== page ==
To See Out the Night (2021)

In these 12 short stories, scurrying insects and luminous jellyfish reveal a predatory world of childhood fairy tales, lurking shadows, and unrelenting fevers. Individuals are swallowed up by cities and bogs in a celebration of nature and humanity, in all their terrifying glory. Throughout, Clerson draws—and blurs—the lines between man and beast, life and death, as characters strive to see out the night.

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Playfully uncanny stories on possible and impossible worlds

Finalist, Grand Prix du livre de Montréal 2019
Finalist, Prix Adrienne-Choquette 2020

Written by David Clerson
Translated by Katia Grubisic
132 pages • 978-1-77186-268-4 • 8″ x 5″
Publication Date: September 15, 2021

“As his understanding of reality changed, he thought he could glimpse the delirious landscapes of worlds to come, where he roamed, half-man, half-ape, beneath the sultry sun that set the earth and the sky ablaze.”


“David Clerson is one of the best-kept secrets in Quebec literature. Absolutely fascinating!” Les Effrontées

“Subterranean or forest worlds are as accessible and remarkable as the mundane. Being human is as potentially alien and solitary as the life and form of a mushroom . . . nimbly told and translated.” (Simon Lavery, Trednyas Days)

Quietly yet consistently off-centre, To See Out the Night offers a charismatic collection of apocryphal tales for our times. David Clerson has a wonderful sense of weird.” (Joseph Schreiber, Rough Ghosts)

A+ just perfect… I loved this, it is a collection that will last long in the reader’s mind. Another gem from QC Fiction.” (Stuart John Allen, Winstondad’s blog)

direct and simultaneously disorienting . . . (Stories that) work at gut level.” (Marcie McAuley, Buried In Print)

“Each story catches its main character at the exact moment when they go over the edge, never to recover (in this) collection of eerie short stories about what happens when humans hit their breaking points” (Eileen Gonzalez, ★★★★★, Foreword Reviews)

“These short stories by David Clerson land somewhere between Kafka, Horacio Quiroga, and Raymond Carver . . . Unusual, tragic, and funny.” (Simon Boulerice, arts columnist)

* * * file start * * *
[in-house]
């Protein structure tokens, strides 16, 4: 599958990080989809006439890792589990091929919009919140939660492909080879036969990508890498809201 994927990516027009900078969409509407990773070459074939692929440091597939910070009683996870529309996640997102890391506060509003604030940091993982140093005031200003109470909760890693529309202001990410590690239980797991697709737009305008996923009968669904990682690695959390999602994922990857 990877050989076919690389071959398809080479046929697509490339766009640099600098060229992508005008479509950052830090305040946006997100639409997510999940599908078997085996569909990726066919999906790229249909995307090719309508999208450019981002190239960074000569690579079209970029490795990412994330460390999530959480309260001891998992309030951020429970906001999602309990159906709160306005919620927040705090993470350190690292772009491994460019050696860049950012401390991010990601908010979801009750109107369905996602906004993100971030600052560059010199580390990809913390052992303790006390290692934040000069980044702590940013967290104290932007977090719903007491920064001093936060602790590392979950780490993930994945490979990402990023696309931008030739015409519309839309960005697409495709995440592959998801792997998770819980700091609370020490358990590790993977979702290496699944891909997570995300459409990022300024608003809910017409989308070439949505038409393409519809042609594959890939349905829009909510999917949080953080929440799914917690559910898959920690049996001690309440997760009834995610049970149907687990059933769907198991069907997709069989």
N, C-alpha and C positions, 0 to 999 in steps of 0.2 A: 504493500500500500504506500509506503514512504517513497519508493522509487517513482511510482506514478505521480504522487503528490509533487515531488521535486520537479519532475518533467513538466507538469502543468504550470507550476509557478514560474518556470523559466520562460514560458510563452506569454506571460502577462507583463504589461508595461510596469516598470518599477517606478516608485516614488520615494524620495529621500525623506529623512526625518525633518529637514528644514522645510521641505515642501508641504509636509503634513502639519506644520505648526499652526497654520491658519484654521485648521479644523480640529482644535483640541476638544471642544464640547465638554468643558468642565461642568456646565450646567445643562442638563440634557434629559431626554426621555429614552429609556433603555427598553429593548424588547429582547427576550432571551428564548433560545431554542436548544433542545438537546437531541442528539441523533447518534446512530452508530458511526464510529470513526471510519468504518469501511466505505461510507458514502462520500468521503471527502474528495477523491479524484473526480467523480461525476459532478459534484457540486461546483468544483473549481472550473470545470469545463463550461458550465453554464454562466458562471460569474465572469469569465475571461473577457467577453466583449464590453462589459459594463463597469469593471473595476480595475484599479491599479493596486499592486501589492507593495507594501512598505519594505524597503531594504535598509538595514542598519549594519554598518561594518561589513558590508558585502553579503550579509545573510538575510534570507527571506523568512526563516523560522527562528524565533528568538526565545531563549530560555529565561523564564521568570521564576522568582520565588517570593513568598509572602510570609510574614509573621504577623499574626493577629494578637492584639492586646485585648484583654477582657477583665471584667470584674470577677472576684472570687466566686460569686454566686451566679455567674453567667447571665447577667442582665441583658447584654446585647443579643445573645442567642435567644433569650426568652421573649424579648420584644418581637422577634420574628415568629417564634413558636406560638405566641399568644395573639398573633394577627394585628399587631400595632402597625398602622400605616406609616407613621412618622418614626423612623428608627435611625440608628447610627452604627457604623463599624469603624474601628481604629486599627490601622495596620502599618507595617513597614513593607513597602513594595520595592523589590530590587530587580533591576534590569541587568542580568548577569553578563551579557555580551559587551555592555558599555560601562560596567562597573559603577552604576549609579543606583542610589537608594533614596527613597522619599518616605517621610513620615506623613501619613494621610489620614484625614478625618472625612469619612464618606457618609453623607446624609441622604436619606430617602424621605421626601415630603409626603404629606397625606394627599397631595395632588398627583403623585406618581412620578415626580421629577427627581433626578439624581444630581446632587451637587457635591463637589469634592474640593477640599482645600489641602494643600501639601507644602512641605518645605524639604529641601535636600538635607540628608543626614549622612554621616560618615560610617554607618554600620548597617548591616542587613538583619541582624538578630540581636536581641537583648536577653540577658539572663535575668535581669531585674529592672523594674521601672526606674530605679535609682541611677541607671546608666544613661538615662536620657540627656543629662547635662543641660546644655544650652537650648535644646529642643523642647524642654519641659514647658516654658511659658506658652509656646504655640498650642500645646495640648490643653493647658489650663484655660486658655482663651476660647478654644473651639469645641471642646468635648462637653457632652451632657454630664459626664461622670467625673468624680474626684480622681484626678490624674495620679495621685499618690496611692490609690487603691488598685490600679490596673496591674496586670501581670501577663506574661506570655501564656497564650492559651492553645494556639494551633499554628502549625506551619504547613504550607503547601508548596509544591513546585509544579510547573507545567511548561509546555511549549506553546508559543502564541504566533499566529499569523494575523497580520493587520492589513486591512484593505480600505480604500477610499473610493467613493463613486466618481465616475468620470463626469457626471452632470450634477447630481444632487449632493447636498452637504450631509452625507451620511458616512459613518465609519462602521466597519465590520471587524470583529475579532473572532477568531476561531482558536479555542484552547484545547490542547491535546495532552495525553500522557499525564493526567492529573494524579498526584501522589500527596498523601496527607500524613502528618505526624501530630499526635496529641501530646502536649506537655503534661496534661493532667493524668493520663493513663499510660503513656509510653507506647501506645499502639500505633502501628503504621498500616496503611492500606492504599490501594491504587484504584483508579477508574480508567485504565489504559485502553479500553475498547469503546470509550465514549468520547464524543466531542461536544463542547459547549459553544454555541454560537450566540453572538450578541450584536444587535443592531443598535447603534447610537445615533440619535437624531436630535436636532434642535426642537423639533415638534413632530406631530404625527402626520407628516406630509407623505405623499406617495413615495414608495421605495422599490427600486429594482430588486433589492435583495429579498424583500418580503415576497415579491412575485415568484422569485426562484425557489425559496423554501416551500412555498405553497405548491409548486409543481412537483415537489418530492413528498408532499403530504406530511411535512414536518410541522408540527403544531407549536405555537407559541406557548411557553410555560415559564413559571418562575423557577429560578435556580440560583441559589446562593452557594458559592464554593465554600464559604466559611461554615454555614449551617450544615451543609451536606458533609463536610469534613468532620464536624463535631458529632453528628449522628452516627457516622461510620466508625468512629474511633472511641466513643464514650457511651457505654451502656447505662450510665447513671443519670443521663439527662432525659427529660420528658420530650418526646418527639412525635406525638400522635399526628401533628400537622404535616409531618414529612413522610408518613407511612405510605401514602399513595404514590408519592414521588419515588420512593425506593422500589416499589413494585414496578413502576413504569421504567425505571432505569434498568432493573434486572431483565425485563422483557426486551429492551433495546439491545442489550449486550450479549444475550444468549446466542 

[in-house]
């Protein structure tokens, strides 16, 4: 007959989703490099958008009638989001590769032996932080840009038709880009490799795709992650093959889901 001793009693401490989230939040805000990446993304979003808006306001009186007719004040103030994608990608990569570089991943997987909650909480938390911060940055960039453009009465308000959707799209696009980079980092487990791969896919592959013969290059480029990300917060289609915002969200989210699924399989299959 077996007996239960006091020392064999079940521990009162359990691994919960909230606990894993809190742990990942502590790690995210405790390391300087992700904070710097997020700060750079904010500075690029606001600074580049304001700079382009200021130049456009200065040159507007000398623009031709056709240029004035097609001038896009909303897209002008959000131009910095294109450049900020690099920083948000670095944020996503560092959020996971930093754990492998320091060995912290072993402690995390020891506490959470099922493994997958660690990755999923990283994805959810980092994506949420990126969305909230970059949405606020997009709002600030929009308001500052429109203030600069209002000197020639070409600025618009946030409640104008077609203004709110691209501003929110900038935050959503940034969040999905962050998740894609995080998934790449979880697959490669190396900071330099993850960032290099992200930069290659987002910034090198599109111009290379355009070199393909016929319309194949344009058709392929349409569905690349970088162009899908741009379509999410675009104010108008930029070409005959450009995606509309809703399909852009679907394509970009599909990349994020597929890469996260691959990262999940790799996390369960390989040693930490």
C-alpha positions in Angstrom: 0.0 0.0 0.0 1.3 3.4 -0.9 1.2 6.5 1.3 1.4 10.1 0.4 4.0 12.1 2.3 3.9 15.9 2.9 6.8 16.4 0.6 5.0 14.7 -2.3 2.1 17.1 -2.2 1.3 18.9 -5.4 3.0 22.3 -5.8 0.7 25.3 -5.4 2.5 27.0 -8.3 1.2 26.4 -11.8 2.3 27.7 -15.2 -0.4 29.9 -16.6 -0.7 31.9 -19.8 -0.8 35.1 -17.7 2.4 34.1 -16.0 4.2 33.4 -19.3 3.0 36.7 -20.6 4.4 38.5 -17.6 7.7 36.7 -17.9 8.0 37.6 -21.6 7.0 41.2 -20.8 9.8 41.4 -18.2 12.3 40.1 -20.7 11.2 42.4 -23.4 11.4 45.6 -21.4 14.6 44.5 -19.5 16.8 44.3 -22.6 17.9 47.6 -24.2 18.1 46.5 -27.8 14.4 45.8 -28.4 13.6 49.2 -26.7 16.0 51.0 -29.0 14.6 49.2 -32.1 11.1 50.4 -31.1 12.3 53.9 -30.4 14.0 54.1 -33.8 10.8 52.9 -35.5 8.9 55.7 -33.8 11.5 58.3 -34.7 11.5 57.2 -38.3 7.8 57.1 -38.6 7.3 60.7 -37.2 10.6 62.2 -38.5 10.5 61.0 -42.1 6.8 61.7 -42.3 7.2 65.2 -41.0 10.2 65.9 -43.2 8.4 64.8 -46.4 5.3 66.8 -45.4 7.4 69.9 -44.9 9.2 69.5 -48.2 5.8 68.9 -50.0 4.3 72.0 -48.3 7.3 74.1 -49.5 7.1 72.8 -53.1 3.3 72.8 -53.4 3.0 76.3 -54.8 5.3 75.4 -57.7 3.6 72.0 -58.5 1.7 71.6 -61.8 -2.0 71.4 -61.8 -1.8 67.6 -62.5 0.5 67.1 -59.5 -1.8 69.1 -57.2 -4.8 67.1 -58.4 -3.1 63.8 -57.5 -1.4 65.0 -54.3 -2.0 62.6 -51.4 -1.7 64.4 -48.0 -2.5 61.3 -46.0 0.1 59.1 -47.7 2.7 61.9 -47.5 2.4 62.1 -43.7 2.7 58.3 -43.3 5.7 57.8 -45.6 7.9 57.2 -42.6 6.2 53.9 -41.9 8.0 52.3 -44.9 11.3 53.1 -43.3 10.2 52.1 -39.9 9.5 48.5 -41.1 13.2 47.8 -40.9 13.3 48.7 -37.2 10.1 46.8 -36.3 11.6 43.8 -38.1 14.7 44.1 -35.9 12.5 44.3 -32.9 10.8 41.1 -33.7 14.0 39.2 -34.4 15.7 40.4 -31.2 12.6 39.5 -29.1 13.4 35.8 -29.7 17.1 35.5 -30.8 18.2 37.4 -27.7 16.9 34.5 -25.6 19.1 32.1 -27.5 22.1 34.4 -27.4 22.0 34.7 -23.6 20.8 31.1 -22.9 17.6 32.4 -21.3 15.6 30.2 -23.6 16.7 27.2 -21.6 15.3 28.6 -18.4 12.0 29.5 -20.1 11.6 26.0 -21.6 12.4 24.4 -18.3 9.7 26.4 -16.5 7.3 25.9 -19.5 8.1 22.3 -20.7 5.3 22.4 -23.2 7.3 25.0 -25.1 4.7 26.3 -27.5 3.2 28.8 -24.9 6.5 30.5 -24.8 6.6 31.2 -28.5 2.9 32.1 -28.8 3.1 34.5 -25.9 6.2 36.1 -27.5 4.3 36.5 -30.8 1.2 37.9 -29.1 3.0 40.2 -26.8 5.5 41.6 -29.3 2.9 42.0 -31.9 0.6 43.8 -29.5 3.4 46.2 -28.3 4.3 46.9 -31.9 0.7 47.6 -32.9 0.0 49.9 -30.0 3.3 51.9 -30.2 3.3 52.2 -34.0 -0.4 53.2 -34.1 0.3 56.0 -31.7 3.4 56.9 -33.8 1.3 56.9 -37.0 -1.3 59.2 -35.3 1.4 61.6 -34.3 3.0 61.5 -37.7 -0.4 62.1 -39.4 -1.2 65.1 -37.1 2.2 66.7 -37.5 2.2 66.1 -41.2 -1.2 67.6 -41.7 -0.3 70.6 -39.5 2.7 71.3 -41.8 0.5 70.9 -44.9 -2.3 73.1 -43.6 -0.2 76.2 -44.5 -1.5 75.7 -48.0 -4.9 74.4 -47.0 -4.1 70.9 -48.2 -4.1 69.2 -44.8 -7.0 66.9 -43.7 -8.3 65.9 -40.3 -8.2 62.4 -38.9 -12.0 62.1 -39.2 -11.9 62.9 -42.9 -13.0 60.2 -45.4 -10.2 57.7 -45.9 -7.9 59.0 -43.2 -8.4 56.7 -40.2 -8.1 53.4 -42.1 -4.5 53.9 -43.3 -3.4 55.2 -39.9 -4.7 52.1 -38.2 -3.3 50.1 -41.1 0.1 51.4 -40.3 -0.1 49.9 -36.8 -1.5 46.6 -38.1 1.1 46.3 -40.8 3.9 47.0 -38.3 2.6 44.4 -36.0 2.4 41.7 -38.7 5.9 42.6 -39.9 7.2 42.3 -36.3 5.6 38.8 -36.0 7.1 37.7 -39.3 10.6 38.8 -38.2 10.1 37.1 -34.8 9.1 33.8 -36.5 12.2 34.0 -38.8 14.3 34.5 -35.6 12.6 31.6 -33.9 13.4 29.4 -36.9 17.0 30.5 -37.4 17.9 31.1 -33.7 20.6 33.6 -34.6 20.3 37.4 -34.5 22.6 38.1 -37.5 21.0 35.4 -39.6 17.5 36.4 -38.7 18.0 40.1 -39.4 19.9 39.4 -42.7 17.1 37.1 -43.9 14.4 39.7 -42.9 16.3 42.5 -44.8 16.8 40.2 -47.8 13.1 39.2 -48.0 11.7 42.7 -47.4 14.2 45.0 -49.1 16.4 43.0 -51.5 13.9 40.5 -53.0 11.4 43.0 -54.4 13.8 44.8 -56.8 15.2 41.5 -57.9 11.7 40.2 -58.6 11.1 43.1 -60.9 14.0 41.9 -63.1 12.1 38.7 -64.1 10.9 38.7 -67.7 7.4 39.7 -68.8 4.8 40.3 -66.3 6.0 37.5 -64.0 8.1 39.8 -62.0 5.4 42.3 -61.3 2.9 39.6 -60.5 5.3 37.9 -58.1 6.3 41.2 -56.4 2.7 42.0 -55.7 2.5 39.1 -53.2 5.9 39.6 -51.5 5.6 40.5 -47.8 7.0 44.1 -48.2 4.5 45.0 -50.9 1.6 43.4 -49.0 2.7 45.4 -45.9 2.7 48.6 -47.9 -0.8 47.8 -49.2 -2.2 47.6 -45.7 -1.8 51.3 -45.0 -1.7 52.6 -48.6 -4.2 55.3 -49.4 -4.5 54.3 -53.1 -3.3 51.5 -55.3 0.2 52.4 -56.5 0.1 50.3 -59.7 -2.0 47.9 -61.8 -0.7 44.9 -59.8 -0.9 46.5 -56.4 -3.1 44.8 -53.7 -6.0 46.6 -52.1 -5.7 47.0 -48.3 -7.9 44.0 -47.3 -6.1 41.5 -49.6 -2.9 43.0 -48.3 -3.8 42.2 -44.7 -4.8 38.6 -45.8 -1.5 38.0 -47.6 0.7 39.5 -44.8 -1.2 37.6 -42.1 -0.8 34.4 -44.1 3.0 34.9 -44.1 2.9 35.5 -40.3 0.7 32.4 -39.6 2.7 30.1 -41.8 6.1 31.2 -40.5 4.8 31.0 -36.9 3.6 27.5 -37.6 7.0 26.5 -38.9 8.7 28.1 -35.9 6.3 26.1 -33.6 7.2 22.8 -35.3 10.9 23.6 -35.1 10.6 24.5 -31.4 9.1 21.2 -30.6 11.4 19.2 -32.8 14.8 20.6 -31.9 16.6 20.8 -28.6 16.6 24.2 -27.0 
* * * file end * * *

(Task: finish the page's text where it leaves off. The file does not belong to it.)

“Clerson’s strange fables lend themselves to shifts in meaning, curious associations, unusual combinations.” ★★★★ (Laurence Perron, Lettres québécoises)

David Clerson has captured the malaise of our times.” (Josée Boileau, Journal de Montréal)

A powerful world where the fantastic meets the organic in compelling fashion.” (Jury, Grand Prix du livre de Montréal)

“David Clerson toys with reality. Whether his characters are fleeing it, reinterpreting it, or trying to make sense of it, the unexpected paths they take cast our lives in a different light.” (Sophie Ouimet, La Presse)

“In an apocalyptic world where myth meets dystopia, these short stories conjure up a recognizable present by drawing on the fantastical and the unusual . . . At once comic and profoundly melancholic, this is probably also David Clerson’s most political book. He imagines (without requiring a huge leap of the imagination) a world that ignores its intellectuals as much as it does its misfits.” (Dominic Tardif, Le Devoir)

“A collection of short stories that reads like a thriller, tinged with horror and the uncanny. A remarkable piece of writing.” (Coop Zone Bookstore)


David Clerson was born in Sherbrooke, Quebec, in 1978 and lives in Montreal. His first novel, Brothers, also translated by Katia Grubisic for QC Fiction, was a finalist for the Governor General’s Literary Award for Translation and a National Post Book of the Year.



Katia Grubisic is a writer, editor, and translator. She has published translations of works by Marie-Claire Blais, Martine Delvaux, and Stéphane Martelly. Her translation of David Clerson’s first novel, Brothers, was shortlisted for the Governor General’s Award for translation.



✓ A talented young translator brings one of the best-kept secrets in Quebec literature into English